Baum’s sixth Oz book, The Emerald City of Oz, has an ironic title. It was the title he’d initially intended to give his very first Oz book, but it was rejected due to a publisher’s superstition that a book with a jewel in its title would not sell. By this time, however, an Oz book was an instant bestseller, so Baum flouted the superstition, though on some level he may have been hoping this book wouldn’t do as well, because he honestly intended it to be the last of the Oz series.
Nevertheless, he pulled out all the creative stops and delivered one of the best examples of his literary inventiveness ever published. The tale has two separate strands which tie together in the last two chapters; the first two segements of this article will follow each of them individually and hopefully avoid a lot of “meanwhiling.”
Three books before, the wicked Nome King Roquat the Red had lost his Magic Belt to Dorothy, and he had been stewing about it ever since. During an afternoon of shouting at his underlings, he suddenly hit upon the idea of tunneling to the Emerald City, falling upon the people of Oz and enslaving them. His problem was that his forces were not enough to do the job, and that he would need allies. A gnarled old Nome called Guph bore a dislike of all good things and people, and personally volunteered to be Roquat’s emissary to some of the other evil races who inhabited the outer reaches of Ev and Oz.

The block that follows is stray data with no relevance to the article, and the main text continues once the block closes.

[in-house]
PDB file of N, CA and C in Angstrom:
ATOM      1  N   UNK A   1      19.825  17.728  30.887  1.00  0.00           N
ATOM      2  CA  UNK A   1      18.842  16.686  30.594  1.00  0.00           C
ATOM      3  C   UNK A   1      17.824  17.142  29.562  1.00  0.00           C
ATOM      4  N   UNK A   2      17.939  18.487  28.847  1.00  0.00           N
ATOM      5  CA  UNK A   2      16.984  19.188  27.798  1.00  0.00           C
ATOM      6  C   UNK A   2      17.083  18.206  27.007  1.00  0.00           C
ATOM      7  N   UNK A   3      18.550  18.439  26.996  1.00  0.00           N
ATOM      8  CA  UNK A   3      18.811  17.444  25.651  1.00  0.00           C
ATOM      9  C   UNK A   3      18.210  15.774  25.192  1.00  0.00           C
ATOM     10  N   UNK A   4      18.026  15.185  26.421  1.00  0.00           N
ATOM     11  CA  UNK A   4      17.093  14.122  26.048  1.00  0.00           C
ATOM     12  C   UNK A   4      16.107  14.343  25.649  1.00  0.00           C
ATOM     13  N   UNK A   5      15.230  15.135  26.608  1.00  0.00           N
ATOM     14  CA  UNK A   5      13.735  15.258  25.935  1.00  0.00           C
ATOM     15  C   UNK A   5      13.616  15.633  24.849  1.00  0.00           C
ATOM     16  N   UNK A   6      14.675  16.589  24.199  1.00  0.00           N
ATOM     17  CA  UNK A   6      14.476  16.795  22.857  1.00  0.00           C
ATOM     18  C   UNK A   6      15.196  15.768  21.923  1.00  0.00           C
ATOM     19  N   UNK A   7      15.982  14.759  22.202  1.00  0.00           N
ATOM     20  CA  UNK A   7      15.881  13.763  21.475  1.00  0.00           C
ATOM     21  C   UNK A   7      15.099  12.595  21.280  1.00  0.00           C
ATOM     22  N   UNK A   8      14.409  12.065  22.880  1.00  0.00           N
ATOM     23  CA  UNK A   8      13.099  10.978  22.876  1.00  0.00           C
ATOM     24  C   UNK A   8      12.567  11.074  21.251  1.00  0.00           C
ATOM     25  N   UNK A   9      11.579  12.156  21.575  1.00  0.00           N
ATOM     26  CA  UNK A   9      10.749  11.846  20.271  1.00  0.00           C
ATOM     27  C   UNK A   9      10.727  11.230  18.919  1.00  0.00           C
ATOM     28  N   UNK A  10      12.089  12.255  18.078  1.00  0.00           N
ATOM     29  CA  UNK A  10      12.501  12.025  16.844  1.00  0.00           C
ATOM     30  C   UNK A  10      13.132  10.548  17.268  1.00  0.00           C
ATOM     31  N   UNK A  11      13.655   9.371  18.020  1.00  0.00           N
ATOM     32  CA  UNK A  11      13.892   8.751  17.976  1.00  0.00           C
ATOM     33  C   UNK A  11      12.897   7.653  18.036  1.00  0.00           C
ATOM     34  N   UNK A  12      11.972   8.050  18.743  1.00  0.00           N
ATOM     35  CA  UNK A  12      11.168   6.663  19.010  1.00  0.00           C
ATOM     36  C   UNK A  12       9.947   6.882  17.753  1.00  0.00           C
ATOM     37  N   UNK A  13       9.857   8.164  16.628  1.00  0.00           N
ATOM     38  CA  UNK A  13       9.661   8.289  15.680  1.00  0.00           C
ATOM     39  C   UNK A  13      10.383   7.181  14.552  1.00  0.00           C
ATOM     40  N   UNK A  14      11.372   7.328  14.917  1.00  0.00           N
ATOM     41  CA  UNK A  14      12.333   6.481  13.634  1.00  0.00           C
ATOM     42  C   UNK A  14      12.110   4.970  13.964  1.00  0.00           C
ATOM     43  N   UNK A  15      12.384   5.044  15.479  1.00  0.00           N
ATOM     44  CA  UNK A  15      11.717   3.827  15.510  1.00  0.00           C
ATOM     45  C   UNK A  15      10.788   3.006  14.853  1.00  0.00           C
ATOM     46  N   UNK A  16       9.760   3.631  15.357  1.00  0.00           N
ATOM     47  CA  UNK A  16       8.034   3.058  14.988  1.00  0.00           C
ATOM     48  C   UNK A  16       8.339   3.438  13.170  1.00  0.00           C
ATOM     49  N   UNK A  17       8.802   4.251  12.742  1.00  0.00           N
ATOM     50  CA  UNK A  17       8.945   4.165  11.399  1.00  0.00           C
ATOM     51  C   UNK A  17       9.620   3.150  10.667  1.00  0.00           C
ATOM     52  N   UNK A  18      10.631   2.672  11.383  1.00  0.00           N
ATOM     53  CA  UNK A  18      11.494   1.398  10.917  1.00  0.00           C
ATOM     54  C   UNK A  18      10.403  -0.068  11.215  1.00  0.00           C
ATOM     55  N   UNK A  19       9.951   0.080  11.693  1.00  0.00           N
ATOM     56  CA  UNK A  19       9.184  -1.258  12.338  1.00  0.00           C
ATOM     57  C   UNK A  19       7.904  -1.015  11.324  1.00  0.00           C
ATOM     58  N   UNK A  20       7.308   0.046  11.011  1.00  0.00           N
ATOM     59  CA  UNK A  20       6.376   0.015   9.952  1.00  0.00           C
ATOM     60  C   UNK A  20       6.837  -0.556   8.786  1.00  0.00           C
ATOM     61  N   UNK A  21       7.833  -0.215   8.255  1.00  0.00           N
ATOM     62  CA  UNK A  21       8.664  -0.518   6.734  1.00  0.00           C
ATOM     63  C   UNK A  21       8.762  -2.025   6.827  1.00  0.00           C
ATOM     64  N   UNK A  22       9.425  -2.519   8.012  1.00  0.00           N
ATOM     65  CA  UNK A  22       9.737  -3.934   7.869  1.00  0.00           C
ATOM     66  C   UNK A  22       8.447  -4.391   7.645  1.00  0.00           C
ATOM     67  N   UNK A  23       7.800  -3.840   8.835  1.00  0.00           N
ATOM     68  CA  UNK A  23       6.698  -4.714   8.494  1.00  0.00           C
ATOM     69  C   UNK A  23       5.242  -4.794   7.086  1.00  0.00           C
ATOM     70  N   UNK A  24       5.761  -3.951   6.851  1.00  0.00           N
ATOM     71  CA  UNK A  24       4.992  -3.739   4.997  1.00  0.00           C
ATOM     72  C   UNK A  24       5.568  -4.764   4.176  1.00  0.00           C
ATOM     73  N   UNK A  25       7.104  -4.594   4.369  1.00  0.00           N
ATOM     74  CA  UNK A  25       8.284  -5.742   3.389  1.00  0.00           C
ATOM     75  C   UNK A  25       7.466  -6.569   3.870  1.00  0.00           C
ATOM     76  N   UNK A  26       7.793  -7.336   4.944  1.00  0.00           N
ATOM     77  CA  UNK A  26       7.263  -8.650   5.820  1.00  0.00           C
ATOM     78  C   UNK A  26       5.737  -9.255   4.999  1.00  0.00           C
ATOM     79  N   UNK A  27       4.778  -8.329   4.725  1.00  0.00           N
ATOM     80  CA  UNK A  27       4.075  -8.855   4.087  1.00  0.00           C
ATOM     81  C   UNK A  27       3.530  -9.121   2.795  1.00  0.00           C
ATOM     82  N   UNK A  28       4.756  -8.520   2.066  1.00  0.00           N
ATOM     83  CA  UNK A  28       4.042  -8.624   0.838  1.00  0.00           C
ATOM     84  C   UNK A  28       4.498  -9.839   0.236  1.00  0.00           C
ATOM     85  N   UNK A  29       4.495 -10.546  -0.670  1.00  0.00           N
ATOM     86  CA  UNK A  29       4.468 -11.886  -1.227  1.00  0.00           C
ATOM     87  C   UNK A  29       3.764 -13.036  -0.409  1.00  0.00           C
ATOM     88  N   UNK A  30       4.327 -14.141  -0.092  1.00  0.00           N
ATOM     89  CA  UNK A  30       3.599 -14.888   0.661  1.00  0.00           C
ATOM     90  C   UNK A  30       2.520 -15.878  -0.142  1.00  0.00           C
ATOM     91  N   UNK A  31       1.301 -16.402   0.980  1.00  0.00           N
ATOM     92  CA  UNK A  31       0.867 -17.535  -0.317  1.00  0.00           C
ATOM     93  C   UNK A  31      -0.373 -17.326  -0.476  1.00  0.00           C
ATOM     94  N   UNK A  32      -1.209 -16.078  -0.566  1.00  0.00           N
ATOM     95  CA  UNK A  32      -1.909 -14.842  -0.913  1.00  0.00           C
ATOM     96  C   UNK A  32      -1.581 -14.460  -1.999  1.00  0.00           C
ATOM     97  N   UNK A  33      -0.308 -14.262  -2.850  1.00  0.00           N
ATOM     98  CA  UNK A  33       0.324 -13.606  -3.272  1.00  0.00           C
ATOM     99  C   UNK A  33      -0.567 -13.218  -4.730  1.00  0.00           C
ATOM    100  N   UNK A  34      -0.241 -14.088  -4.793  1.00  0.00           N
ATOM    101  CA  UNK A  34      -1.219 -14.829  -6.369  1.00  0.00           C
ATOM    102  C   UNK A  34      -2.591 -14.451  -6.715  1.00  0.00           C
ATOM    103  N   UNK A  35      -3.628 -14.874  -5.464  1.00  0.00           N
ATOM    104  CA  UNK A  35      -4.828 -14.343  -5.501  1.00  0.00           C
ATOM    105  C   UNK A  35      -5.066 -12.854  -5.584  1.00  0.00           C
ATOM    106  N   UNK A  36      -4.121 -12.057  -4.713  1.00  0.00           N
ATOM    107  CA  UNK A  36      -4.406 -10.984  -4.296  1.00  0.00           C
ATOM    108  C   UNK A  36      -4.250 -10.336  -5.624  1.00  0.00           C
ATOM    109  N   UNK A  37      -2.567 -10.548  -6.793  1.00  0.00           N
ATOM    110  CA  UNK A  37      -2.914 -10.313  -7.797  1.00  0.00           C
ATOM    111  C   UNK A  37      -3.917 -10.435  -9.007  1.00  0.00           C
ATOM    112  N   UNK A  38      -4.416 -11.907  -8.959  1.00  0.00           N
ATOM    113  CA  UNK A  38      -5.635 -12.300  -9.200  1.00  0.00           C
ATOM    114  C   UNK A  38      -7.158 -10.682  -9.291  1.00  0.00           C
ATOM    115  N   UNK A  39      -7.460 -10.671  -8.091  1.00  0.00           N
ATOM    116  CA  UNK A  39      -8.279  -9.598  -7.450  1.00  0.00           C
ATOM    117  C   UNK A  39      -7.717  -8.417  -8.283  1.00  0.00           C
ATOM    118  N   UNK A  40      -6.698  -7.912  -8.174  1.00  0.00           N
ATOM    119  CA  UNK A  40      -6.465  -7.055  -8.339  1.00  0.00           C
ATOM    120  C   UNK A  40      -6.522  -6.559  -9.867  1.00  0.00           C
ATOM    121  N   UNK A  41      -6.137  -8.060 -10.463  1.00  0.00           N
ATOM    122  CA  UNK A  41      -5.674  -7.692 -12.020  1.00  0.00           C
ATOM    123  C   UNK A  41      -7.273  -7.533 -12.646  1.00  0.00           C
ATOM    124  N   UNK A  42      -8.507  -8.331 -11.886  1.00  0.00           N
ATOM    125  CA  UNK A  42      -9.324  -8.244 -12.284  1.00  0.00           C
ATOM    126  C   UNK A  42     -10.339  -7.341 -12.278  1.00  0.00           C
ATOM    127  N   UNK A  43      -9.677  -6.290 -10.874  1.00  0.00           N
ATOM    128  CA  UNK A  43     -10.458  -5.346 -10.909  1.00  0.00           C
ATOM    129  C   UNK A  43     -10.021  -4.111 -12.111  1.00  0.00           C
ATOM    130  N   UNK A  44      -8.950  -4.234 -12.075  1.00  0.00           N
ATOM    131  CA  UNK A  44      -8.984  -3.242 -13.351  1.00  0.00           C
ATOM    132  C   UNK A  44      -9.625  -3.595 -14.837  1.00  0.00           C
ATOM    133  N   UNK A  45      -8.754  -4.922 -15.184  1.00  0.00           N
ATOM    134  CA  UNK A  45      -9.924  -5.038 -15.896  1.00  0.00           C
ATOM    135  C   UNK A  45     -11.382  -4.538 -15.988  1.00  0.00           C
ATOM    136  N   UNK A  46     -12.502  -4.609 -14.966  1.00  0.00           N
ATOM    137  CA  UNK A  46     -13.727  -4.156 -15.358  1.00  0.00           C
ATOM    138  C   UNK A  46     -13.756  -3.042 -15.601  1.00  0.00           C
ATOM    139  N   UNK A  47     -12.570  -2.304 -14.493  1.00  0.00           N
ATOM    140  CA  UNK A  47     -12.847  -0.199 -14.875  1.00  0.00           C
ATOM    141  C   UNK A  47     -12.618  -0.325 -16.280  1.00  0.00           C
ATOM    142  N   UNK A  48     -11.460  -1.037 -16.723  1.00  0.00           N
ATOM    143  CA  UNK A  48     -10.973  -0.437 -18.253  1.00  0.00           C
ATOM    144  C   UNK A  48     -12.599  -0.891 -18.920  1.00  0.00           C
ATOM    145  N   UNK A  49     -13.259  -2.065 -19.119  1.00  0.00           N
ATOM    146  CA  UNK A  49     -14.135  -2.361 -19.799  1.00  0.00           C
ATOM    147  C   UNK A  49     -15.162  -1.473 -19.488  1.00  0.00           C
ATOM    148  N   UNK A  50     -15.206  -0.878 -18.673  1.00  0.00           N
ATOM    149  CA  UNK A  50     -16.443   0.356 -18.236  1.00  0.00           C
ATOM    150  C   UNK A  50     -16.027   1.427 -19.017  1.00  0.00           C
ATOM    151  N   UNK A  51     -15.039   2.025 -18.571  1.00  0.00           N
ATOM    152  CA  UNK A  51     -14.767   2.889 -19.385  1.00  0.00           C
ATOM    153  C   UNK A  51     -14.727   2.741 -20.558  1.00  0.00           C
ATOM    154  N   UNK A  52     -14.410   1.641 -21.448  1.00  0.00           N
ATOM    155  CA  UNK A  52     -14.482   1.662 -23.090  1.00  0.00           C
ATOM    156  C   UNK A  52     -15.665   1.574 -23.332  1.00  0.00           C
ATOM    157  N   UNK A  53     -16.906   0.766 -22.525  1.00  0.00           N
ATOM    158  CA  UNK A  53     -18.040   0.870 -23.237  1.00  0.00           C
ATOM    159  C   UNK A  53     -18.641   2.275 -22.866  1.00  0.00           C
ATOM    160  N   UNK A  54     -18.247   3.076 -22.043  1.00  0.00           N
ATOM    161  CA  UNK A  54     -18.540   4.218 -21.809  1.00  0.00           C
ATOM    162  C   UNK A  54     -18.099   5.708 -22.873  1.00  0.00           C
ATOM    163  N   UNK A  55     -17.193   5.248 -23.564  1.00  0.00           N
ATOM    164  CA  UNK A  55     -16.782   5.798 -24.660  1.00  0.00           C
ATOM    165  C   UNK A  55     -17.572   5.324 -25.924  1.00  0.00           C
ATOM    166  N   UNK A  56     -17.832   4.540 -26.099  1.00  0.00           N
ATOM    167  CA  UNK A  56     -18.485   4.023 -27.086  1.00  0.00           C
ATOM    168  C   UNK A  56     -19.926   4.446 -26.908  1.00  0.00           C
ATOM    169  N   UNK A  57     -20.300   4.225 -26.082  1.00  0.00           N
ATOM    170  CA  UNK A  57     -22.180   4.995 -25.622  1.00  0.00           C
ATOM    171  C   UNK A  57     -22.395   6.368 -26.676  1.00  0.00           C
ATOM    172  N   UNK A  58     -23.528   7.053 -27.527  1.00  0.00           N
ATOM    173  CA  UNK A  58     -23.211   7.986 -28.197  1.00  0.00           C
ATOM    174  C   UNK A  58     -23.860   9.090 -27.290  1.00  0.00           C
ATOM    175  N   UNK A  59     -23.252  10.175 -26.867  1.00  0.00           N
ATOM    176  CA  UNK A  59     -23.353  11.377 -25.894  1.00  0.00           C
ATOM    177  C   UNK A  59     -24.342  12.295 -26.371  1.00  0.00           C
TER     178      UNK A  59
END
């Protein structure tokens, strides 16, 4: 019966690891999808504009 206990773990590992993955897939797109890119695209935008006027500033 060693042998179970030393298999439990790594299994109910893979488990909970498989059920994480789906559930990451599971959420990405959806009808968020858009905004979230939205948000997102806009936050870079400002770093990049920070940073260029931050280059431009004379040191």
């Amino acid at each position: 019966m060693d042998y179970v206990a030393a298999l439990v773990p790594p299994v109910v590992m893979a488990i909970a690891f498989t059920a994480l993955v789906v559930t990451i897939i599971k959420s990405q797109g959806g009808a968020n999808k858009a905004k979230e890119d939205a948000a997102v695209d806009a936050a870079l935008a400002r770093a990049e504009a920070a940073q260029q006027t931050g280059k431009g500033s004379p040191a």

Guph’s first foray took him to the land of the Whimsies. These were strong-bodied creatures with tiny heads; they compensated for this deficiency by wearing giant pasteboard heads with bizarre faces painted thereon. Guph promised their Chief that once Oz was conquered, the Nome King would use the Magic Belt to grant every Whimsie a properly proportioned head.
Next Guph visited the towering, seemingly spindly, but strong warriors called Growleywogs. Their leader, the Grand Gallipoot, demanded twenty thousand Ozites as slaves, and secretly plotted with his counselors to overthrow the Nome King when the deed was done.
Indeed, Guph was beginning to think that he could enjoy running Oz once old Roquat the Red had been dealt with.
Guph’s final journey was to the Mountain of Phantastico, where dwelt the oldest and most frightening of all the evil beings in the world, the shapeshifting, illusion-casting Phanfasms. Terrified himself, but brazening it out, Guph was allowed into the presence of the Phanfasm monarch, the First and Foremost, whose cooperation he secured by promising him the simple pleasure of destruction.
Of course, the First and Foremost and his Phanfasms had no intention of letting the Nomes, the Whimsies, or the Growleywogs survive.
General Guph reported back to the Nome Kingdom, where the tunnel under the desert was already half-completed. Roquat relished the idea of making Ozma and Dorothy into china ornaments to keep on his mantel.